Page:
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Chris Pattishall's 'Zodiac' is a starry tribute to Mary Lou Williams’ 'Zodiac Suite'

The year 2021 is a momentous one for Mary Lou Williams’ “Zodiac Suite,” claimed reviewer Seth Colter Walls in a New York Times article from this March. Chris Pattishall’s “Zodiac” is surely a highlight in this year of significant recognition for the phenomenal suite. Pattishall, a Durham native that will be an artist-in-residence at Duke for the next year, is heavily influenced by Mary Lou Williams (1910-1981).

The setup inside the von der Heyden Studio Theater at Rubenstein Art Center was tailored to Pattishall’s world premiere of “Zodiac.” The stage started telling the story of “Zodiac” even before the music, with dim purple lighting and the large screen awash in starry constellations.

Chris Pattishall said between two pieces in the performance, “Mary Lou Williams’ music has changed my life [...] Coming into contact with it, investigating it and sharing it with people […] the last ten years has been an incredibly enriching experience.” 

“Mary Lou, in addition to being an incredible musician, […] the piece of it for me that hits closer to home is her commitment to community and all the things that she did to take care of the family of musicians that she loved and cared for, taught, nourished, and helped endlessly throughout her life.”


The 12 movements began with Taurus, Mary Lou’s zodiac sign. In this opening movement, the music reflected a ceaseless motion through the cosmos. The melody transitioned back and forth from bustle to quiescence. The piano notes were bright, clear, and full. Then entered the trumpet with extended sounds. Percussions joined in, and later the trumpet returned, in an ascending fashion, gathering momentum. At the latter half of the third minute, the reverberating note of the trumpet conjured a vision of floating in the air, thus entering the cosmos and exploring the zodiacs. 


A segmented, repetitive scale played out on the trombone, trumpet, and saxophone, creating the image of one fairy-like creature chasing another.


Riley Mulherkar on the trumpet led the listeners in with mid-range to low-range sounds, swaying, buoyant, like a slow dancer gliding on marble floor until the piano joins in. This was the piece in the Zodiac Suite that initially mesmerized Pattishall in 2011 and brought back his memory of listening to Geri Allen perform the suite at Duke, while Pattishall was still a teenager. The movement briefly came to a halt midway until unassuming notes succeeded it, leaving intentional blank spaces for the listeners’ mind to wander in the cosmos.


This movement prominently featured percussion sounds, even a little rowdy, perhaps to reflect the passion of the lion.


Piano notes were struck right from the beginning, accompanied first by percussion and then by the saxophone: graceful yet cheeky. Like two youthful tap dancers facing off in a dance contest.


This was a relatively meditative melody, especially at the beginning. The pace was slow and unhurried. Only the piano notes could be heard, for the most part. Simple, exerting restraint and elegance.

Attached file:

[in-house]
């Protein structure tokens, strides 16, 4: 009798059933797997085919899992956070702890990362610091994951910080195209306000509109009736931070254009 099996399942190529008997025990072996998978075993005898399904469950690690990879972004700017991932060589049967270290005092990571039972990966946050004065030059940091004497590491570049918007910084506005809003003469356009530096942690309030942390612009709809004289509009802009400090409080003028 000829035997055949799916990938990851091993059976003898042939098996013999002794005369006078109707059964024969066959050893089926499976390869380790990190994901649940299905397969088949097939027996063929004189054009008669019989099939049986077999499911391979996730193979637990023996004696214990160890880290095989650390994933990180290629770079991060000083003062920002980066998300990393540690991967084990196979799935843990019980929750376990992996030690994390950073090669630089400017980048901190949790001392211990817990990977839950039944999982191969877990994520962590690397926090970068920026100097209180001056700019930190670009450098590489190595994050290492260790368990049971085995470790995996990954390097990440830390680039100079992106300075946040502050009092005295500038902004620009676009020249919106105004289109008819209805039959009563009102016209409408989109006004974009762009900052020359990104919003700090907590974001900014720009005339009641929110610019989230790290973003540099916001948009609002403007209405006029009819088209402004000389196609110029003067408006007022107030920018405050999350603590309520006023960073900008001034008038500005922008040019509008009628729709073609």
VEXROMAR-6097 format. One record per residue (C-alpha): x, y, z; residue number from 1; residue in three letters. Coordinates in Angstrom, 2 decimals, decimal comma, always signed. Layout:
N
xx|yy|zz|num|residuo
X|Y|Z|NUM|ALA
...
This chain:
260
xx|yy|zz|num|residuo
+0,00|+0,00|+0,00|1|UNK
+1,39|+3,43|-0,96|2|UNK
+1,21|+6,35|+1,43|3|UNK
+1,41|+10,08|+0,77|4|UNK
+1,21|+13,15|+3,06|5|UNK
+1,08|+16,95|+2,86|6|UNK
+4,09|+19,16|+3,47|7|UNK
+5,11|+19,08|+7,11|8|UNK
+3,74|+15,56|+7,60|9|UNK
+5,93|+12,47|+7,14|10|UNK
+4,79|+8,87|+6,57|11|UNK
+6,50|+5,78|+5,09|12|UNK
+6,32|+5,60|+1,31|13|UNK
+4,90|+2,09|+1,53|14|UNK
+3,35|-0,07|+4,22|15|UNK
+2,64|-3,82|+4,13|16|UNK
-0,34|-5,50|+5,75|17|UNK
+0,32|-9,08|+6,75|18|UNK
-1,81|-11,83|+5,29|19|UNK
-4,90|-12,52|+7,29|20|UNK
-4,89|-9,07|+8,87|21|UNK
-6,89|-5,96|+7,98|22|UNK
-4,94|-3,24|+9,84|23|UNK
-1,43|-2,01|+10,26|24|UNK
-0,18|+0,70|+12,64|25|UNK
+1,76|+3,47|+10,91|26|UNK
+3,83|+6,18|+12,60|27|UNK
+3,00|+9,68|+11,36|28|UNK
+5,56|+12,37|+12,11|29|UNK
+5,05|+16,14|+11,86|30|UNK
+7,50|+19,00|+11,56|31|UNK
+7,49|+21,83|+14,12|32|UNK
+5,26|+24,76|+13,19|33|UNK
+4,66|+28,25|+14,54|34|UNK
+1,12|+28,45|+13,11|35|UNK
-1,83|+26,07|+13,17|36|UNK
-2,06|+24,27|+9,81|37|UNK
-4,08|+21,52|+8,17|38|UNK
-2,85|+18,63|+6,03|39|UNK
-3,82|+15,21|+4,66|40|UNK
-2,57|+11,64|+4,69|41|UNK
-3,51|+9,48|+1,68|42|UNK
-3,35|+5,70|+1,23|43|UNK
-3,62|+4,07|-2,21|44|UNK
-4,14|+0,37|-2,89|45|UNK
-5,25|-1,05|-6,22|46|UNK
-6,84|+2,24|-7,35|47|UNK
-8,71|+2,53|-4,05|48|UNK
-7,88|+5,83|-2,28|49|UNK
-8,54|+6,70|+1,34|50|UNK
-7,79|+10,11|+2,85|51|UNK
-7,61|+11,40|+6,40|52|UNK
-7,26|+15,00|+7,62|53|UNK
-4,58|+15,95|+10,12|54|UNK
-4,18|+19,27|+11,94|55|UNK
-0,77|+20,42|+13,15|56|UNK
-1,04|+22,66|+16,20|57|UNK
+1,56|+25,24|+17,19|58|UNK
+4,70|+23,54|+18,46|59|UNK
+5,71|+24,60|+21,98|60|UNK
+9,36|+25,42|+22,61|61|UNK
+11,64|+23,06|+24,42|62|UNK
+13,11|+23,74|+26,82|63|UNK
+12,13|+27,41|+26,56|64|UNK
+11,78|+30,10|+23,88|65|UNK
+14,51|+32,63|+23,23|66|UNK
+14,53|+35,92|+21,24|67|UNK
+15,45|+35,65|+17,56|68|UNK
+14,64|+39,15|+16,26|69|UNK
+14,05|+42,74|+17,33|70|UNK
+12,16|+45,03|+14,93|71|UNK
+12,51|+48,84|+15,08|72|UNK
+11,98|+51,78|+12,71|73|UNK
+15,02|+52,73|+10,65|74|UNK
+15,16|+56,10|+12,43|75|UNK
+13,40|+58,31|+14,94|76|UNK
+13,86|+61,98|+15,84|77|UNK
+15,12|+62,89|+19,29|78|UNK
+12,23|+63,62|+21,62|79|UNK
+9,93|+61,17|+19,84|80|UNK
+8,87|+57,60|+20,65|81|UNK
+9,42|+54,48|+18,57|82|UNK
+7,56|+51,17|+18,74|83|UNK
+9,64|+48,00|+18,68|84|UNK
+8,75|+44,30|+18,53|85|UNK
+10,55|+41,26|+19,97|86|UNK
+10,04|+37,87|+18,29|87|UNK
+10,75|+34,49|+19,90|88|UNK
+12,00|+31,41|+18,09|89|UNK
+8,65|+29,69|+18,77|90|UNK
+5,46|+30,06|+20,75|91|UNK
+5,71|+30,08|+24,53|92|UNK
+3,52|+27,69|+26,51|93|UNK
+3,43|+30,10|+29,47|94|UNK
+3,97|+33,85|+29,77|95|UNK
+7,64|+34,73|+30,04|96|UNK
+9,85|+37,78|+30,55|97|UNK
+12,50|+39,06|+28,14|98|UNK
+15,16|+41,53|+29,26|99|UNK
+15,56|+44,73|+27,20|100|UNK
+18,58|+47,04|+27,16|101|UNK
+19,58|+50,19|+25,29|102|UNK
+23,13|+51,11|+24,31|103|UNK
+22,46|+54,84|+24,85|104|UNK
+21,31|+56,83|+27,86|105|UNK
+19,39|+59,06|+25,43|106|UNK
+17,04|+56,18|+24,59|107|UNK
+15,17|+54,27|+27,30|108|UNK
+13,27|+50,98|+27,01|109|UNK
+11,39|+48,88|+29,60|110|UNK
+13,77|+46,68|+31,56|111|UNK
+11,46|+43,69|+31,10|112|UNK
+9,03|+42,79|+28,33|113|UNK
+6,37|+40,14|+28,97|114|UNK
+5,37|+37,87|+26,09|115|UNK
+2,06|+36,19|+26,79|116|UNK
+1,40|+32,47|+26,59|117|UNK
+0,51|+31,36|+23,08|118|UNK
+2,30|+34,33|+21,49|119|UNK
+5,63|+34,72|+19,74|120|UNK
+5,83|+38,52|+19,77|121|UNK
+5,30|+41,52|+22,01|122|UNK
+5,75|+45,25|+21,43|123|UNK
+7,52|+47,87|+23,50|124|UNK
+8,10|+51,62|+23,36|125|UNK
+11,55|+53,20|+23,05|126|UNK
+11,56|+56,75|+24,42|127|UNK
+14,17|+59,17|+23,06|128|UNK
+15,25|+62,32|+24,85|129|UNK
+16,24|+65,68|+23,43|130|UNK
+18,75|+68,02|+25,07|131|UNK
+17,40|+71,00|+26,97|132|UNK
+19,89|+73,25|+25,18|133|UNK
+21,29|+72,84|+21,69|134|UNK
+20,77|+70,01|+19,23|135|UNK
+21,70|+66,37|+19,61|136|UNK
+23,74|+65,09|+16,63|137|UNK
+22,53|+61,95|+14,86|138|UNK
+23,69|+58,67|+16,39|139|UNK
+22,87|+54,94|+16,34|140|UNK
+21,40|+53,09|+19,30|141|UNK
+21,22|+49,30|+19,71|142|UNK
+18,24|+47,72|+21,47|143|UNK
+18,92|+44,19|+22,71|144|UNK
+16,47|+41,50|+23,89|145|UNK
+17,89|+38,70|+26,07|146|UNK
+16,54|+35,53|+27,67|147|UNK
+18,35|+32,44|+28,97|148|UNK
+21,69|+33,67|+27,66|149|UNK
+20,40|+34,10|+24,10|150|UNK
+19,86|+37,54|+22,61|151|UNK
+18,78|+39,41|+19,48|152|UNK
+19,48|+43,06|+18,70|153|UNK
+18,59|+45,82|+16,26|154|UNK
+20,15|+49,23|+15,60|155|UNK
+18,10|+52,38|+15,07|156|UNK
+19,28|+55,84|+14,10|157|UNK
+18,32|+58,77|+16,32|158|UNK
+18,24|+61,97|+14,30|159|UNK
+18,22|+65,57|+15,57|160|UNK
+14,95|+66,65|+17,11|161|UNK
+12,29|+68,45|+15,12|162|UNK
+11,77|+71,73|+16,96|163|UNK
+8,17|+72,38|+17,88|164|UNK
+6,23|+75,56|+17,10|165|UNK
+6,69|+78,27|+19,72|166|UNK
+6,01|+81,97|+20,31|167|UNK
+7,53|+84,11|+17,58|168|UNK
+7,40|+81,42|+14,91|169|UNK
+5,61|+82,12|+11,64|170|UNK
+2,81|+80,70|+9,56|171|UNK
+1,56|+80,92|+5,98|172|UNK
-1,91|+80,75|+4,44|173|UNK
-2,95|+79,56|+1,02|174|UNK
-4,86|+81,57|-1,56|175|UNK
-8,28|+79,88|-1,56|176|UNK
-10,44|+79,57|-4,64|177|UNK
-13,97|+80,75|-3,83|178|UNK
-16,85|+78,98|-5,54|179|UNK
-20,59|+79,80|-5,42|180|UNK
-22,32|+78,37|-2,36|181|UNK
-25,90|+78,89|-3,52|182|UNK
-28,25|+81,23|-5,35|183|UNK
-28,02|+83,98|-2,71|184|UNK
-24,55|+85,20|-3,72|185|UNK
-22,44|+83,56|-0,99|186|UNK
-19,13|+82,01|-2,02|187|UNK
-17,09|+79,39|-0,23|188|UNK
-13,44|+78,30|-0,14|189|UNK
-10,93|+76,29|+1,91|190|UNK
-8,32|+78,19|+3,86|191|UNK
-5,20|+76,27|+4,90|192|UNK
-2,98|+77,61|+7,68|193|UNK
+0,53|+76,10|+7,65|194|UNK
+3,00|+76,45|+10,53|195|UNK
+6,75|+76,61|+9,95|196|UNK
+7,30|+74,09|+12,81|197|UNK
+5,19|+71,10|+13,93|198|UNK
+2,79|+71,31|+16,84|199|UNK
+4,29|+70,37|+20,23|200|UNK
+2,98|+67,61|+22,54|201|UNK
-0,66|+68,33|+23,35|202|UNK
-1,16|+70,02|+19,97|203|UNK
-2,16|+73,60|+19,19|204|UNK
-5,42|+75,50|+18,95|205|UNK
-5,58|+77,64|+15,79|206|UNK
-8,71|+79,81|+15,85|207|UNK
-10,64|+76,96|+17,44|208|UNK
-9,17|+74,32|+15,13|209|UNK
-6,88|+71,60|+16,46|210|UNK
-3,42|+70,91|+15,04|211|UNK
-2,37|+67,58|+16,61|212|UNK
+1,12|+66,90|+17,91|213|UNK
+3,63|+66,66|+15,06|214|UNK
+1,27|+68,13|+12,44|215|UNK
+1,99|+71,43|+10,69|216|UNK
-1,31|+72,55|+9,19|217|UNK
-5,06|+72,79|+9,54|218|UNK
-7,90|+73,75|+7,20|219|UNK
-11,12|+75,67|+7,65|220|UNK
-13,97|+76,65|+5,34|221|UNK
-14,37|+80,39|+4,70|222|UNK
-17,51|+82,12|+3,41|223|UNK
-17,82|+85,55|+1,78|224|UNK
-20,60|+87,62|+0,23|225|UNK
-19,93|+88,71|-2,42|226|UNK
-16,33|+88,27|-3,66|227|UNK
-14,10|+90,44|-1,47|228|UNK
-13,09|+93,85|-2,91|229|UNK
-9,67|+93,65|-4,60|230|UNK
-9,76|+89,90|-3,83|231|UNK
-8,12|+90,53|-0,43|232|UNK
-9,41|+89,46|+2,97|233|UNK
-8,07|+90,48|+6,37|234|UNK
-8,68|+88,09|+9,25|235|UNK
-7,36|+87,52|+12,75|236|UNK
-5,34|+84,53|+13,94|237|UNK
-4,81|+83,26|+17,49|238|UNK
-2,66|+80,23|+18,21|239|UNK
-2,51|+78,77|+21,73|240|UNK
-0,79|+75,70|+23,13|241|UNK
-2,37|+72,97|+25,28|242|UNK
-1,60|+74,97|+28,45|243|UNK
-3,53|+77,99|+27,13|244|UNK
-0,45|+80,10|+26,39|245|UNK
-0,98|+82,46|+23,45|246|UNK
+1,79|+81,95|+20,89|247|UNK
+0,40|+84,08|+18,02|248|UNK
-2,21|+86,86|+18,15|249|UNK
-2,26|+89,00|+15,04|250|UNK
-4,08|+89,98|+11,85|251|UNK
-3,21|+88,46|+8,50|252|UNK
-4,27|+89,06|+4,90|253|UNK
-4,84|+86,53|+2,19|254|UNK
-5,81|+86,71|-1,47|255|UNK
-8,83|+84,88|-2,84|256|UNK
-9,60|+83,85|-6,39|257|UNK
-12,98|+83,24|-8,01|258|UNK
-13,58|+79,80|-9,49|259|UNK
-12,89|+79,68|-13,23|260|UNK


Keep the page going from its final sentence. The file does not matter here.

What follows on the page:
Piano was the highlight of this movement. Sagittarius felt akin to improvisation — the notes did not seem to be pointing to a specific direction, but rather as a free roam, returning to a motif from time to time.


Capricorn was heavy on the bass and the lower ranges of piano keys leading in. Soon, the percussion instruments joined in, and then the saxophones. After a period of stir and momentum-building, the trombone eased the melody out into a brief respite. After the blank period, the percussion sounds started rolling in again, as did the trumpet, saxophone, and trombone, as they motioned the movement toward a gradual end.


This was a much more relaxed, playful movement than Capricorn. The cheerful saxophone melody in the second half of the first minute gave the impression of a crisp morning when the sun was rising. Beginning from around the second minute, the brass instruments took on a life of its own. When they receded, the piano sounds would take over the empty space, complementing each other and blending perfectly. 


This movement had a contemplative and tender start, transitioning to a waltz-like tempo. Steady. Controlled, but not restrictive. The addition of percussion immediately after the second minute made the movement much more lively.


The swinging energy bounced off right from the beginning. The movement featured the brass sounds, with percussion maintaining the rhythm in the background initially, and then an added piano twist. The piano keys glided over the keyboard with ease. Toward the end, the saxophone pulled in the percussion, which made sounds resembling that of a fierce wind rattling through a wood, or, more fittingly, a space shuttle racing through the deep cosmos.

Closing with Williams’ “My Mama Pinned a Rose on Me,” Pattishall offered a breathtaking prologue to his year-long residency with Duke Performances. His residency continues the legacy of Williams, the first artist-in-residence at Duke, a legacy that, according to Pattishall, “will live on for a very long time.”


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